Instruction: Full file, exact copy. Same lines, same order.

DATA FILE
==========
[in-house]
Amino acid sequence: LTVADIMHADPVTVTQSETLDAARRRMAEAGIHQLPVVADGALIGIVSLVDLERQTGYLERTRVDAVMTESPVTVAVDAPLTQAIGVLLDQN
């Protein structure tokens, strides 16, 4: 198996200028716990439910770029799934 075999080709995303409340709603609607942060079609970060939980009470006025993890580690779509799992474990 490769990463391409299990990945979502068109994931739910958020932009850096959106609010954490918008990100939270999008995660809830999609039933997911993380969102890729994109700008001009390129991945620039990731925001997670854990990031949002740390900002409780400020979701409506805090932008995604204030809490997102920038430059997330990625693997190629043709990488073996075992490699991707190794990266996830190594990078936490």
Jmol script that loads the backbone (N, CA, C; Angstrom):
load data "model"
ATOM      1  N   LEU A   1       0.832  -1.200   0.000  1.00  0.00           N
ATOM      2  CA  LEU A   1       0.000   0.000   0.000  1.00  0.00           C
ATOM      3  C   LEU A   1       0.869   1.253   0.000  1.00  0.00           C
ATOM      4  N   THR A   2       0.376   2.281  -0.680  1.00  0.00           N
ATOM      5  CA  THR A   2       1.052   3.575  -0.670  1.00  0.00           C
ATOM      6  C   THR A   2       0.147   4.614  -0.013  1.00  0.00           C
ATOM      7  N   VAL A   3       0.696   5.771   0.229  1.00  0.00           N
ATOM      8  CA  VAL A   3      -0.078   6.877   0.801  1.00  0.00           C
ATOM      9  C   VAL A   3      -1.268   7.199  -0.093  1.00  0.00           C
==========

[in-house]
Amino acid sequence: LTVADIMHADPVTVTQSETLDAARRRMAEAGIHQLPVVADGALIGIVSLVDLERQTGYLERTRVDAVMTESPVTVAVDAPLTQAIGVLLDQN
């Protein structure tokens, strides 16, 4: 198996200028716990439910770029799934 075999080709995303409340709603609607942060079609970060939980009470006025993890580690779509799992474990 490769990463391409299990990945979502068109994931739910958020932009850096959106609010954490918008990100939270999008995660809830999609039933997911993380969102890729994109700008001009390129991945620039990731925001997670854990990031949002740390900002409780400020979701409506805090932008995604204030809490997102920038430059997330990625693997190629043709990488073996075992490699991707190794990266996830190594990078936490």
Jmol script that loads the backbone (N, CA, C; Angstrom):
load data "model"
ATOM      1  N   LEU A   1       0.832  -1.200   0.000  1.00  0.00           N
ATOM      2  CA  LEU A   1       0.000   0.000   0.000  1.00  0.00           C
ATOM      3  C   LEU A   1       0.869   1.253   0.000  1.00  0.00           C
ATOM      4  N   THR A   2       0.376   2.281  -0.680  1.00  0.00           N
ATOM      5  CA  THR A   2       1.052   3.575  -0.670  1.00  0.00           C
ATOM      6  C   THR A   2       0.147   4.614  -0.013  1.00  0.00           C
ATOM      7  N   VAL A   3       0.696   5.771   0.229  1.00  0.00           N
ATOM      8  CA  VAL A   3      -0.078   6.877   0.801  1.00  0.00           C
ATOM      9  C   VAL A   3      -1.268   7.199  -0.093  1.00  0.00           C